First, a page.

Don't make these 401(k) mistakes as stocks slide and inflation soars
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It’s an anxious time to be saving for retirement, with the double-whammy of inflation and a volatile market taking a toll on people’s 401(k) balances. 

Investors now see inflation — at its hottest level in 40 years — as the primary obstacle to a comfortable retirement, Charles Schwab found in a new survey of 401(k) plan members. The rising cost of living event topped stock market volatility as the main hurdle to retirement, the study found. 

Inflation can be insidious for retirement savers because it hits on a number of fronts. First, it’s harder to meet your budget when the cost of housing, food and gasoline is surging, which can make it tempting to scale back retirement contributions. Second, inflation eats away at the value of investments, especially when the market is far from matching the sharply higher increase in day-to-day spending. 

Those factors are causing some workers to pare back their retirement savings, experts say. In fact, about 1 in 7 investors told Schwab they have reduced their retirement contributions in order to cope with inflation. 

“When you reduce your 401(k) contributions, you undermine that power of compounding interest, and that is so important for a healthy nest egg in the future,” Catherine Golladay, managing director and head of workplace financial services at Charles Schwab, told CBS MoneyWatch.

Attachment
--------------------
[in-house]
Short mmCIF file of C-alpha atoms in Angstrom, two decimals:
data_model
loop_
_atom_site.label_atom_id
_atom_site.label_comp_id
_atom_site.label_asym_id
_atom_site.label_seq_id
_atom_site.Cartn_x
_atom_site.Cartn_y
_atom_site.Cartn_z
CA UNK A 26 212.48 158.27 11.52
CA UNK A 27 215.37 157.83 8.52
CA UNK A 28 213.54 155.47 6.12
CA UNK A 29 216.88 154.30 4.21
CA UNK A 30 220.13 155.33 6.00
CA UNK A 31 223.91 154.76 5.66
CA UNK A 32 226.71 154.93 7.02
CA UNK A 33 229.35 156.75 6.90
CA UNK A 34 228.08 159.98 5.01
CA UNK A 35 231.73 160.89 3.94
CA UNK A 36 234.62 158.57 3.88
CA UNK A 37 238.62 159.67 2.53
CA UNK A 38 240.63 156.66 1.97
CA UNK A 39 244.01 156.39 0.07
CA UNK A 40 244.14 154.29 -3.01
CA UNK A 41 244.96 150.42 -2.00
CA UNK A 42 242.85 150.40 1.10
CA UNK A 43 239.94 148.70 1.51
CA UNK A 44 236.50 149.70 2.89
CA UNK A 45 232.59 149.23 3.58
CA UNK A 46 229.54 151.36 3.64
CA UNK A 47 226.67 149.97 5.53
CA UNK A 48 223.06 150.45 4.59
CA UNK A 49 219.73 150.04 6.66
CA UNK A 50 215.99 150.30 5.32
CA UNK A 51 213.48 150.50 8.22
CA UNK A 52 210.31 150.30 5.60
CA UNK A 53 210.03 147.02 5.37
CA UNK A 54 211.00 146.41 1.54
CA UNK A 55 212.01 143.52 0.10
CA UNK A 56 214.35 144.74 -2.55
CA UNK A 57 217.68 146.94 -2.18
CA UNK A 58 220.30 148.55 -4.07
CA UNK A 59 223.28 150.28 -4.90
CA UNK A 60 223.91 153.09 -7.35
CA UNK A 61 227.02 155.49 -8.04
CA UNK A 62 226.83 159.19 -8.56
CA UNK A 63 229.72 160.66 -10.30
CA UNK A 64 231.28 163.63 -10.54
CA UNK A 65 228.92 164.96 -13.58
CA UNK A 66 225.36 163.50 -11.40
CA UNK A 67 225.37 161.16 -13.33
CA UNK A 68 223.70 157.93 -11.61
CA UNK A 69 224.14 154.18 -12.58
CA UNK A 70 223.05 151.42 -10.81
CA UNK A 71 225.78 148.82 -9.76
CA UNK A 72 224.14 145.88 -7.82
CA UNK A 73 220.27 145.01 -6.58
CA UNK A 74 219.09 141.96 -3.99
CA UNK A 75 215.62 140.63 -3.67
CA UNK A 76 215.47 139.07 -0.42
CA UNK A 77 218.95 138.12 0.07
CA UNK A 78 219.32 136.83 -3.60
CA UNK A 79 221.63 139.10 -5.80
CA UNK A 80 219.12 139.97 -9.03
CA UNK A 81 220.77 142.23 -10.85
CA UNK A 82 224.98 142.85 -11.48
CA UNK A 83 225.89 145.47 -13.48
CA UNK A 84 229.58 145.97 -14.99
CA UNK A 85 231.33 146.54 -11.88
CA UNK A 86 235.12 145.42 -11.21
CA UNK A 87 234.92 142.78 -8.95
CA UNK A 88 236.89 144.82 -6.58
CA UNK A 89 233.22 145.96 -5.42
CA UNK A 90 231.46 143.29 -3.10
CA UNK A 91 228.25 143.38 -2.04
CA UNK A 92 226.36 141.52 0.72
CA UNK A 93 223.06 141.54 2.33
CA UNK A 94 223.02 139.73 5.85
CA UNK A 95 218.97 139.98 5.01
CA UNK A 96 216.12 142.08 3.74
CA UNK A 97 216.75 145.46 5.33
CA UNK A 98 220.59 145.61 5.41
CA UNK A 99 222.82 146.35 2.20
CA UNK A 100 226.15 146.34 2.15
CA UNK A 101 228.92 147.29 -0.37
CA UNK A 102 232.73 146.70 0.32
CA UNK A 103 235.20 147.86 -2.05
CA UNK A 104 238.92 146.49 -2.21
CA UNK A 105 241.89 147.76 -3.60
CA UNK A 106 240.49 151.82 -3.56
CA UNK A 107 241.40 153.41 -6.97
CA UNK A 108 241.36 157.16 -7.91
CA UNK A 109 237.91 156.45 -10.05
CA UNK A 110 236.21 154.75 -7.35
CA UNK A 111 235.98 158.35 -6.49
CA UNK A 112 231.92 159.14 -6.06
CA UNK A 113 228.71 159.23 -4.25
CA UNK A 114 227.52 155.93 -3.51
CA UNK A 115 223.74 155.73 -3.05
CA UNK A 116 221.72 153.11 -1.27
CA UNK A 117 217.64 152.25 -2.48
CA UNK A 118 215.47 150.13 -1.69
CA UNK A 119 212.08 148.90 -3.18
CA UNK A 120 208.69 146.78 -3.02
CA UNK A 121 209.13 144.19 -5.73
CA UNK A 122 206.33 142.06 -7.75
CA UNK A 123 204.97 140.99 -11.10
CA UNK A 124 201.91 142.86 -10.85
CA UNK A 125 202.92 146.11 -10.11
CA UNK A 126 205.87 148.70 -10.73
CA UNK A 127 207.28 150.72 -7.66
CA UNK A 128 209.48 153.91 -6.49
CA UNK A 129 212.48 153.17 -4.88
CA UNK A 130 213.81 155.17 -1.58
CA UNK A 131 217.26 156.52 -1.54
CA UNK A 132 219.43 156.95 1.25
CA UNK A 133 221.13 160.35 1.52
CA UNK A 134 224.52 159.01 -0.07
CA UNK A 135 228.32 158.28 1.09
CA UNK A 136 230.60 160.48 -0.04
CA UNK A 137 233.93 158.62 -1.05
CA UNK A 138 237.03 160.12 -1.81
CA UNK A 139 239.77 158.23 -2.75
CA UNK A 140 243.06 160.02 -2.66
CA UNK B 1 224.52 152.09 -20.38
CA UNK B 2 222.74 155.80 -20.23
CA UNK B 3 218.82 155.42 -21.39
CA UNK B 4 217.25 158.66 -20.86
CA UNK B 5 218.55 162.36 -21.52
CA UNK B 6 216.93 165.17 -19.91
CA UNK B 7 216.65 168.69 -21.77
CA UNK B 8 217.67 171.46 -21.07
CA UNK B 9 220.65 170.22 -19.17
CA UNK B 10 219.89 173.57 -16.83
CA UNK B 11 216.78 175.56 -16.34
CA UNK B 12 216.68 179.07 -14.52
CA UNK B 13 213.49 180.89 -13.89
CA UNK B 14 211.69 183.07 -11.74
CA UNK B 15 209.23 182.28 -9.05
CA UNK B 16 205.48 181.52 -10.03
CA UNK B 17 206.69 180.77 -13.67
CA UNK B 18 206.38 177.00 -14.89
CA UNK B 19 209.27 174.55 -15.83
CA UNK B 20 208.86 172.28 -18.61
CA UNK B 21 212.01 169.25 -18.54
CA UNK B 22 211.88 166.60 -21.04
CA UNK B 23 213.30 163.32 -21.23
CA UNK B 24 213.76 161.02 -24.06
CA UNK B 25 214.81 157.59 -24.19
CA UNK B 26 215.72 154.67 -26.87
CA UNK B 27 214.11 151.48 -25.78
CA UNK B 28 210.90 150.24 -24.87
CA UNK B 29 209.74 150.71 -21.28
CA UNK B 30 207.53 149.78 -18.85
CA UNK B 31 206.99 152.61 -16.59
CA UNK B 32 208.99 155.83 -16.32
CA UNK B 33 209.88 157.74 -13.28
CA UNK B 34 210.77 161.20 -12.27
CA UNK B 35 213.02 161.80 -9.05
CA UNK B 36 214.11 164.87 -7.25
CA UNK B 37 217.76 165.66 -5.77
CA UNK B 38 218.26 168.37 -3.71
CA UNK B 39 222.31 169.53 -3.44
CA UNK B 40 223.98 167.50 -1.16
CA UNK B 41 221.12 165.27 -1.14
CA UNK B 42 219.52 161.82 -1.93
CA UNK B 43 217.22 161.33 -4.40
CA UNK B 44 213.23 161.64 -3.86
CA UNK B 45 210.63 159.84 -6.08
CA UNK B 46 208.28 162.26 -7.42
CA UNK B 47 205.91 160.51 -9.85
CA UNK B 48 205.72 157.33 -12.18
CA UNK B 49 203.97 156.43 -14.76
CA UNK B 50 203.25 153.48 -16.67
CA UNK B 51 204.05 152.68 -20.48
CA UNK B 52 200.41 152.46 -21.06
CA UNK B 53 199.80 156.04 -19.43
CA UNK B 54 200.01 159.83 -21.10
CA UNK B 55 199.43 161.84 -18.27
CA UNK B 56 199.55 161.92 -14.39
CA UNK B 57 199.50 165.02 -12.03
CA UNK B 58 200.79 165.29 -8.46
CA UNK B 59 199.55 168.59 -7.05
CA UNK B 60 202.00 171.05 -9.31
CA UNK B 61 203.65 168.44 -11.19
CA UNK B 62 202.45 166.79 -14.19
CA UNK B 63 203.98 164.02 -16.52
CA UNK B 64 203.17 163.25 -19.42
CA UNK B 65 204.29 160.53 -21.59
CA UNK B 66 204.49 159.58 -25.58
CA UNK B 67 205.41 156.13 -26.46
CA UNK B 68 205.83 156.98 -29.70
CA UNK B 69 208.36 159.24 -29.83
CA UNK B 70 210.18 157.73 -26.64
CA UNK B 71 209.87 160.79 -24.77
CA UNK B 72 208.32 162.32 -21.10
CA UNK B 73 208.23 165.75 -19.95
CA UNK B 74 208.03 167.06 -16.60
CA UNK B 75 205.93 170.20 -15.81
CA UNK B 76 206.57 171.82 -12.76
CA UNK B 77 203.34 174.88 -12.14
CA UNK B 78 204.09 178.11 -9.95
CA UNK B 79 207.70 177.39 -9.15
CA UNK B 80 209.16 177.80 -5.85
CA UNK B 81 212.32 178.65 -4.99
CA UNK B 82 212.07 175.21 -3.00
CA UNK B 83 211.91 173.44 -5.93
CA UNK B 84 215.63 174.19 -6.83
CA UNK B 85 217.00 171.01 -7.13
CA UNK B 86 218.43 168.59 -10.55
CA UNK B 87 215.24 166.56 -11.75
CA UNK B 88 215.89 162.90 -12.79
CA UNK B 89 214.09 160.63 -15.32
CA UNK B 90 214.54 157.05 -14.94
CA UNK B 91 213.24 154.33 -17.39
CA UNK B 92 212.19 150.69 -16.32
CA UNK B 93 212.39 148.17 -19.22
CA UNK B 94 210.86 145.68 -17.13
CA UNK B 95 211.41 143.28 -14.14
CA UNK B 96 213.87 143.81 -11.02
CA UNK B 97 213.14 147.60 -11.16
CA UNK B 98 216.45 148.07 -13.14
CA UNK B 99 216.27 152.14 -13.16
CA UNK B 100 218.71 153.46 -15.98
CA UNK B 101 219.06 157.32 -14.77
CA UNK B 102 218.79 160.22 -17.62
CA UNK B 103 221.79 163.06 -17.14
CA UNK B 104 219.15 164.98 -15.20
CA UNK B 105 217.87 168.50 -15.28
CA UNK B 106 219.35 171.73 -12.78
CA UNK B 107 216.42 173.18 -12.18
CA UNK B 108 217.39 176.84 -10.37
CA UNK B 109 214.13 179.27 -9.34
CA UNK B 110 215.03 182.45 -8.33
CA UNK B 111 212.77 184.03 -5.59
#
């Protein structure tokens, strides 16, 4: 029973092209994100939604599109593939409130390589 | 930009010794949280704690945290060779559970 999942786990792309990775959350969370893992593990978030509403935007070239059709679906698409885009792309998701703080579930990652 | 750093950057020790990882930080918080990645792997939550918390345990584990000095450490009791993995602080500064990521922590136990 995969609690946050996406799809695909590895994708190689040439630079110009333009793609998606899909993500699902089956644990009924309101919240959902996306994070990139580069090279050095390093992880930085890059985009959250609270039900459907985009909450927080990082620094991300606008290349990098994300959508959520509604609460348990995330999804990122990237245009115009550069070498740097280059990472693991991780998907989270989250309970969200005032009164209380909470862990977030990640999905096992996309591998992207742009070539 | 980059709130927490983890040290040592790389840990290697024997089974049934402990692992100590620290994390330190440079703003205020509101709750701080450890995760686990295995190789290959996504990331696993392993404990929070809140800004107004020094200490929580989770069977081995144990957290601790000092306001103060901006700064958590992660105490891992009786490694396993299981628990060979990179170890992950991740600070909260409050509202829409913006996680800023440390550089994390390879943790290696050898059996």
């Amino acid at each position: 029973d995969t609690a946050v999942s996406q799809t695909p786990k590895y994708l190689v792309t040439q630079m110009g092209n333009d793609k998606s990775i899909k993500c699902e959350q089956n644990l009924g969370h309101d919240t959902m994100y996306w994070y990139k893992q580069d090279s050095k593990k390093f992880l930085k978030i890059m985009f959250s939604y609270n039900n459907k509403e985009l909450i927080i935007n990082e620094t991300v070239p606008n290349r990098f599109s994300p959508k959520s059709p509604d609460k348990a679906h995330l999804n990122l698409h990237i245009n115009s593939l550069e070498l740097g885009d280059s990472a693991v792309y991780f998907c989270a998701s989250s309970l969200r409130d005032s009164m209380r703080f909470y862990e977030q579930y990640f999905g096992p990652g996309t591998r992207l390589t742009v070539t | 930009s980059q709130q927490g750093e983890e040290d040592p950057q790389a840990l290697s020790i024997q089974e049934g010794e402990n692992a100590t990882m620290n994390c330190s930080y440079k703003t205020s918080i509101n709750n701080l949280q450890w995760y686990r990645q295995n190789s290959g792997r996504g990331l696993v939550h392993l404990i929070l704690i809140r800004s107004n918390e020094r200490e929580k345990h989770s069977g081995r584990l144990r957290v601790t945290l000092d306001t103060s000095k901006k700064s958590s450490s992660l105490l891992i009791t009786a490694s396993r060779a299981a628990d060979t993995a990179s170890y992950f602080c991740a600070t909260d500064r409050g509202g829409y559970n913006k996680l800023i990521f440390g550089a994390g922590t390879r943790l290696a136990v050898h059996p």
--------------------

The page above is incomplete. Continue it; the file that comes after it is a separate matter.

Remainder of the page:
Wall Street in June entered a bear market, the term used to describe when stocks decline at least 20% from their most recent high. But in July, stocks rebounded to regain some of that lost ground, leaving the Dow Jones Industrial Average down only 10% on the year. Still, that dip may feel especially painful when inflation is running at more than 9%. 

Here are three tips from experts about mistakes to avoid in managing your 401(k) as stocks wobble and inflation rises.

Don’t check your 401(k) balance every day

When financial markets are on a roller-coaster, it can be tempting to check your 401(k) balance frequently. After all, you want to be on top of whether you’re taking a bath or avoiding the worst. 

But that can be counterproductive, according to research from behavioral economists, who have found that people often aren’t rational when it comes to money. For instance, Richard Thaler — a Nobel-prize-winning behavioral economist — found that retirement savers suffer from what he called “myopic loss aversion” when they see their short-term rates of return take a turn for the worse.

In other words, when your 401(k) is down, you might feel fearful of suffering further losses and decide to sell or shy away from investments that provide long-term gains. Investors who saw simulations of only one-year returns decided to allocate 41% of their money to stocks, while those who saw longer-term returns allocated 82%, Thaler found.